Queen Victoria called Balmoral "a paradise in the Highlands," and it's easy to see why! "All seemed to breathe freedom and peace, and to make one forget the world and its sad turmoils," she famously wrote in her diary on arriving at the Scottish retreat.
The magnificent estate, set amid mountains, lochs and glens, held a special place for the late monarch – just as it does for the present Queen and her family.
Victoria and her husband Prince Albert first visited the Highlands in 1842, and were so struck they resolved to return.
In 1852 Albert formally purchased Balmoral property for his wife. The original house was deemed "small but pretty", which led to the commission of Balmoral Castle. Unlike other properties such as Buckingham Palace, it is privately owned.
Ever since, the Scottish holiday home has become a firm favourite with the royal family. The Queen and Prince Philip regularly spend two months a year at Balmoral, with other members of the family including Prince William and Kate dropping in for summer visits.
William and Kate have spent some of their most romantic times at the residence, staying at a cottage called Tam-na-Ghar during their breaks from St Andrews University. The Prince also surprised his then-girlfriend in 2009, arranging a candle-lit dinner in a remote log cabin on the banks of the River Dee.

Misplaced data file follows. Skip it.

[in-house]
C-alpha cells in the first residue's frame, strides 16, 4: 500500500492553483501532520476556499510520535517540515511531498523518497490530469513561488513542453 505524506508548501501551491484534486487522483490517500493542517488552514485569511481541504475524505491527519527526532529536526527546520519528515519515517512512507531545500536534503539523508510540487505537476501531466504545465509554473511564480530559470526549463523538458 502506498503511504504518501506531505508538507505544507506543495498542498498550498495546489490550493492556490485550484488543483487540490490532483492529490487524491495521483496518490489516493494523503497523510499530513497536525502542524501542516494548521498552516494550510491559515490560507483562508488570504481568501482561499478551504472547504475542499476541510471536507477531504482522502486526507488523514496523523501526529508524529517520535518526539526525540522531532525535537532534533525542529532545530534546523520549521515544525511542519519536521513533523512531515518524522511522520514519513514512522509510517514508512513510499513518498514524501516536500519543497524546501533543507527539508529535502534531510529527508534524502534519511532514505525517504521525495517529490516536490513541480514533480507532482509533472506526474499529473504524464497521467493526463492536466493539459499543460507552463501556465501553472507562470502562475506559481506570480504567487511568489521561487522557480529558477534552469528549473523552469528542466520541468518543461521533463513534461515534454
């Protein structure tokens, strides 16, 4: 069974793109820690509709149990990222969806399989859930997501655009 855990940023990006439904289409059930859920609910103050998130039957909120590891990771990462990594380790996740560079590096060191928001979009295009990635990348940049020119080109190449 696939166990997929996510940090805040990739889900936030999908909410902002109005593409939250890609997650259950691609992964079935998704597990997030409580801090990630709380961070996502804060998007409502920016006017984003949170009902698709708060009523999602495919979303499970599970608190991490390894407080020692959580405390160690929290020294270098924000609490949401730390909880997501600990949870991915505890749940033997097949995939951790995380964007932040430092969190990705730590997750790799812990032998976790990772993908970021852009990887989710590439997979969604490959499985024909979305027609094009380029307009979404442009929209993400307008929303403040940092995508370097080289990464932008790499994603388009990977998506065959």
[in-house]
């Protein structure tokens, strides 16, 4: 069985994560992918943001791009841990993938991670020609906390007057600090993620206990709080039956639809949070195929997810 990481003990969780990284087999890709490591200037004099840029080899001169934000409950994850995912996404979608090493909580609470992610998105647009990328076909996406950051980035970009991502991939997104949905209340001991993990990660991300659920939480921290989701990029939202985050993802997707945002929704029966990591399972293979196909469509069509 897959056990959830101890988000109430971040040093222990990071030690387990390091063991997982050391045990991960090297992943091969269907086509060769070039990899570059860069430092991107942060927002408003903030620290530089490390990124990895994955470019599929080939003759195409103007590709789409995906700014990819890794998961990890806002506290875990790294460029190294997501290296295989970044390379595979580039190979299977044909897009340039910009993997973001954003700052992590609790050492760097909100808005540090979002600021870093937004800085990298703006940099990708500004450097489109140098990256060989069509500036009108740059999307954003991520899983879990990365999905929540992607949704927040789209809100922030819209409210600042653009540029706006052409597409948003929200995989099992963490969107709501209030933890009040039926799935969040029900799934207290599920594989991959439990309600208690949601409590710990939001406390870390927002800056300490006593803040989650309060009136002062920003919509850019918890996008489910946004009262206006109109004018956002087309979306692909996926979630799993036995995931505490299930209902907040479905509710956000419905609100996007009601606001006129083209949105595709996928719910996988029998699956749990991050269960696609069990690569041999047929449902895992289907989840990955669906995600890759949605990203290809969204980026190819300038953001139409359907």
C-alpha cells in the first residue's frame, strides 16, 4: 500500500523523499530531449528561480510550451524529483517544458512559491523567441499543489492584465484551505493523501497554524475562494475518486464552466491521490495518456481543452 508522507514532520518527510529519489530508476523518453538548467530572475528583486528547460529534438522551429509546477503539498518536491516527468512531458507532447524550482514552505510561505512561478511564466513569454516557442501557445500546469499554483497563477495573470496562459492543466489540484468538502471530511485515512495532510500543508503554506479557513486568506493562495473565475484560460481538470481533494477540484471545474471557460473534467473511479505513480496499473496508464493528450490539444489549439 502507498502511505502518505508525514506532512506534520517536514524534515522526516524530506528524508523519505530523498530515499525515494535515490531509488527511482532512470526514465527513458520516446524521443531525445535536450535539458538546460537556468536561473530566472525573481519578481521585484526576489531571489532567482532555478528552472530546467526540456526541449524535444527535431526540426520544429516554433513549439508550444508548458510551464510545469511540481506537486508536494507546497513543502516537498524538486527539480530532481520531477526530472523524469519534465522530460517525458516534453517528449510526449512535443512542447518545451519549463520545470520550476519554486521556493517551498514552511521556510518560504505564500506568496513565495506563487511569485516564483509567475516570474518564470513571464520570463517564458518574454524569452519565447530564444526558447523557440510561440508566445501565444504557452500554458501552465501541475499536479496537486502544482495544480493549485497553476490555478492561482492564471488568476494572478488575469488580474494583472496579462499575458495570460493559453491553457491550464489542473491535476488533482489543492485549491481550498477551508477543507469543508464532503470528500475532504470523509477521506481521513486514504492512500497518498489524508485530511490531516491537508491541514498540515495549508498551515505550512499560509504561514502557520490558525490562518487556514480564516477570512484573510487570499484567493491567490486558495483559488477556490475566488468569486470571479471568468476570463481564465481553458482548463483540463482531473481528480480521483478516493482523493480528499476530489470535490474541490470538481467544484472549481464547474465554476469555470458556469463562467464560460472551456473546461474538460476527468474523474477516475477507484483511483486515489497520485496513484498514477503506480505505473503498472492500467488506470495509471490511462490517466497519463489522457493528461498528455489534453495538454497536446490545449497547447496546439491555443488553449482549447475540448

A year later, Kate's parents Carole and Michael Middleton were guests of Prince Charles at his mansion on the estate, Birkhall. It was a sign that William and Kate's relationship was becoming even more serious – days later their engagement was announced.
Balmoral's romantic qualities have struck a chord with Prince Charles too. He chose to honeymoon at the castle when he married Princess Diana, and again when he wed the Duchess of Cornwall.
Something in the air means the Queen and her family can truly relax and be themselves, living in complete privacy. It's quite usual for visitors to see Prince Philip grilling sausages over a barbeque or Her Majesty washing up; Margaret Thatcher was so baffled by the monarch's habit of washing up with bare hands, she sent her a pair of gloves.
The convivial atmosphere makes for a relaxing stay for guests. Picnics, home cinema evenings, games and bracing walks are laid on.
Even official engagements like the Braemar Games take on a much more fun aspect north of the border. The Queen, Prince Philip and Prince Charles are always pictured having a laugh as they watch the annual tug-of-war and the sack race.
"Walks, picnics, dogs – a lot of dogs, there's always dogs – and people coming in and out all the time. It's a lovely base for Granny and Grandpa, for us to come and see them up there; where you just have room to breathe and run," Princess Eugenie revealed earlier this year during an appearance on ITV's Our Queen At Ninety.
"It's the most beautiful place on earth," she added. "I think Granny is the most happy there. I think she really, really loves the Highlands."